The National Petroleum Authority has estimated that Block A alone, which is being explored by US-based oil giant Chevron, may have 2 billion barrels of crude oil and 10 trillion cubic feet of natural gas. Chevron has not released its final estimate of oil reserves in Block A, but the discovery, if handled responsibly, could potentially add billions of dollars to the yearly government budget, according to a UN Development Program study.

“There are going to have to be some big decisions made and we are spotlighting the issue,” Gardner said in a recent interview. “Education is huge.”

At Odong High School, the 51-year-old principal Som Seng said that in his district, primary education quality has deteriorated in his 17 years of teaching.

“Compared to 1989, students are much weaker now in high school than before. The foundation is weak,” he said. “Our teachers make so little in salary that they need other jobs to survive and do not spend enough time teaching.”

Teachers make about $33 a month, he said.

In 2004, he added, Education Ministry officials instructed schools that 70 to 90 percent of students should graduate from primary school.

“To receive praise, teachers graduated many students,” he said. But, he added: “We got students who could not spell their own name.”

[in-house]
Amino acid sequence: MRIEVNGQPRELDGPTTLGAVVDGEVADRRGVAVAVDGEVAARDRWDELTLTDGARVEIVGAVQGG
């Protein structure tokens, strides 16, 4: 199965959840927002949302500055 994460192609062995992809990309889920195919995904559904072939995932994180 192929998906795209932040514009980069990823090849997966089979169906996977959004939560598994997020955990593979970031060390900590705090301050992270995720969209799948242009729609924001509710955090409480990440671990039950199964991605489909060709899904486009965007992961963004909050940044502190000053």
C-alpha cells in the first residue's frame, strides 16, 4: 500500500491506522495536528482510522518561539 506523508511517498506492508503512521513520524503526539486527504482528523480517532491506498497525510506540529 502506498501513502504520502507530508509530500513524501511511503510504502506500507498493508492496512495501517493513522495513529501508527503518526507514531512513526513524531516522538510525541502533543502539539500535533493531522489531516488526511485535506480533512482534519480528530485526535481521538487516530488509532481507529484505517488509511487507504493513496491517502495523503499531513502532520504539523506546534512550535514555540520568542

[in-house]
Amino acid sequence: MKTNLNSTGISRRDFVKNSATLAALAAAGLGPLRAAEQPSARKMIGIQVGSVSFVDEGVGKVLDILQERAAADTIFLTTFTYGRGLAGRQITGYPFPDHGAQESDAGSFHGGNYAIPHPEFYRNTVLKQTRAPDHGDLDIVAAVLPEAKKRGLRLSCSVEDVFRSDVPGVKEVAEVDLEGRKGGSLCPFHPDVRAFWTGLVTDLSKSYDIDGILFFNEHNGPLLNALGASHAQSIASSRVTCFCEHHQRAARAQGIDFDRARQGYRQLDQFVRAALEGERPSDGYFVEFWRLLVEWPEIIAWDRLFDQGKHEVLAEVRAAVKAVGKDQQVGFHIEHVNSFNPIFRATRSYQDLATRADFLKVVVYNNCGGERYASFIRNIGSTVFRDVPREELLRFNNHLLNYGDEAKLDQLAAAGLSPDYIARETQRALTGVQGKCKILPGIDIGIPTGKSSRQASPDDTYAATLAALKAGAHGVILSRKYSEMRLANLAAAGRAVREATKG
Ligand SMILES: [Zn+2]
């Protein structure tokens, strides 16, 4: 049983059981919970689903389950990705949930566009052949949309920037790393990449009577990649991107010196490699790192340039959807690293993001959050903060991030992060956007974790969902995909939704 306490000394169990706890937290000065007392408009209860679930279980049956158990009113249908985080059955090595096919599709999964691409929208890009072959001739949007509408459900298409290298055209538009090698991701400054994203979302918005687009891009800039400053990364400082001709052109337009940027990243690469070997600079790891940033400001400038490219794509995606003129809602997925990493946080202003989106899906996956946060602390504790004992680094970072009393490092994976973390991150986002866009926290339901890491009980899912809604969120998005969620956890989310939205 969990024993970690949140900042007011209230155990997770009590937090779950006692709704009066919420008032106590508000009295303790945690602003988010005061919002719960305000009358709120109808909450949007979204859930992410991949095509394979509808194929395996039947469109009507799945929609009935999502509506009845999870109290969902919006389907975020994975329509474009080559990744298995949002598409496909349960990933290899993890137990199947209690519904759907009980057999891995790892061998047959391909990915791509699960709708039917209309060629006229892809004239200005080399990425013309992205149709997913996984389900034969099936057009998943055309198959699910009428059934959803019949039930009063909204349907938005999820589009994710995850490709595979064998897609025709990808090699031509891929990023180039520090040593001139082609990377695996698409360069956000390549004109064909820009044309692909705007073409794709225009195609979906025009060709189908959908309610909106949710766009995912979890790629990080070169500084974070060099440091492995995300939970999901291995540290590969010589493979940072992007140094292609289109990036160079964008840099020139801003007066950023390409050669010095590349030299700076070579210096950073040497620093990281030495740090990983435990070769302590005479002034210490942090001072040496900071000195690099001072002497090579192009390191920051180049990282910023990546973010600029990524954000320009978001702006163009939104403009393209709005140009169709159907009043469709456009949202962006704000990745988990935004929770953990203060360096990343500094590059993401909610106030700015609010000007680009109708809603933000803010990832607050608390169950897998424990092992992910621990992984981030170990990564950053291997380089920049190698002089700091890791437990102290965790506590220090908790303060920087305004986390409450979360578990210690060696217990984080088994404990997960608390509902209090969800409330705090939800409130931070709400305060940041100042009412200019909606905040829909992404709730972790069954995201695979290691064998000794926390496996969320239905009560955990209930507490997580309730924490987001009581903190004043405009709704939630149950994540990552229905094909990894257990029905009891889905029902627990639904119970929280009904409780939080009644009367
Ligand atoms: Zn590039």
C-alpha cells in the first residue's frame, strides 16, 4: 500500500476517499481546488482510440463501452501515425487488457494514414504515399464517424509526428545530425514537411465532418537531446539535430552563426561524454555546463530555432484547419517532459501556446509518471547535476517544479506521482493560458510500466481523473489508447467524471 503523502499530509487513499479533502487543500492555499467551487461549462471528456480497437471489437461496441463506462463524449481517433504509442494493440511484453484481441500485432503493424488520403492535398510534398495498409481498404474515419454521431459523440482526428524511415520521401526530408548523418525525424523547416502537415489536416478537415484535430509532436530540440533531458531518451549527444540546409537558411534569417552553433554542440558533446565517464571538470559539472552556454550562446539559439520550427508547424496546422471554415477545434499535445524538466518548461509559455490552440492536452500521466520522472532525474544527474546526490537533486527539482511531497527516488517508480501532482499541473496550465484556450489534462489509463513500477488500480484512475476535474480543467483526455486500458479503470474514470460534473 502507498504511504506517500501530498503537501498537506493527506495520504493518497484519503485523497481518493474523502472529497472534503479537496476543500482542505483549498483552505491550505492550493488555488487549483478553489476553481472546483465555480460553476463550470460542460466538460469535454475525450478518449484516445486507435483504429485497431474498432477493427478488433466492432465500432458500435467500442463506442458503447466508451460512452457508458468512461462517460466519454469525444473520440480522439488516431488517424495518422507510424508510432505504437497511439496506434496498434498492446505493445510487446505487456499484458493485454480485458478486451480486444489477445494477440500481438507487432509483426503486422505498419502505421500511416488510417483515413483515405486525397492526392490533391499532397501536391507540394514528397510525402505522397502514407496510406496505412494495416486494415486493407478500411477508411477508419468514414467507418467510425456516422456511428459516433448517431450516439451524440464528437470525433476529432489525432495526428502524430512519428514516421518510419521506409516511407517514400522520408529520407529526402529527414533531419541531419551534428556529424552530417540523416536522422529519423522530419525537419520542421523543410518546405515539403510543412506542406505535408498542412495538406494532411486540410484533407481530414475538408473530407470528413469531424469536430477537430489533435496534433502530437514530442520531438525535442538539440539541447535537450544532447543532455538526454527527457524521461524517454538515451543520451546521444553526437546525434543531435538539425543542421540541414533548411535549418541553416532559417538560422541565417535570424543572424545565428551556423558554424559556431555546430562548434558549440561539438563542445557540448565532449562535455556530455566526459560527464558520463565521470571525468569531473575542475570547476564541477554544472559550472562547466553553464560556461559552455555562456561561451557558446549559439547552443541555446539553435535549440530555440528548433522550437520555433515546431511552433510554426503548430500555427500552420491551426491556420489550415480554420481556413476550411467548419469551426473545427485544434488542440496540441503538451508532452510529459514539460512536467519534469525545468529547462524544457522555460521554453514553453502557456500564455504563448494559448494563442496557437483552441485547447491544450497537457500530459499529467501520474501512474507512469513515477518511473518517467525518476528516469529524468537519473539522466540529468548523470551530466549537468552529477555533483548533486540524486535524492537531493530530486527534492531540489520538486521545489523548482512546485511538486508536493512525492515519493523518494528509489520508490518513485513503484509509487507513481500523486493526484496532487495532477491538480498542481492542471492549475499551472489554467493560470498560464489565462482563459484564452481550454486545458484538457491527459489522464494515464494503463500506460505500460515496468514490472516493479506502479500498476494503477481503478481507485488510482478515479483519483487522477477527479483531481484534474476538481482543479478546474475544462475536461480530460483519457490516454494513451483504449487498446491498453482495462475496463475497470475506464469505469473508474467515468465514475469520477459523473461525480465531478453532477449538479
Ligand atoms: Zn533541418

Once students arrive in high school, he said, they only receive three hours a day of lessons because of a teacher shortage.

The principal said the situation is so bad at one nearby high school that students are hardly being taught at all.

“Last year, the majority of ninth-graders there could not pass their exam. When I asked students why, they said that the math teacher and chemistry teacher only taught two or three lessons that entire year,” he said.

Som Seng acknowledged that fees for “private lessons” charged by teachers could be deterring students from staying on at high school.

“School completion, I think, is the biggest problem Cambodia is facing,” said UN Children’s Fund Resident Coordinator Rodney Hatfield.

He said the biggest achievement of the last decade in Cambodia has been “beating the bush” to find children and enroll them in first grade. In 2005, 91 percent of students had been enrolled to start primary school.

“But if you fail to offer a quality service, students begin to drift away,” he said.

Hatfield said it is common to find primary school students in their late teens in Cambodia because low teaching quality means students must repeat grades.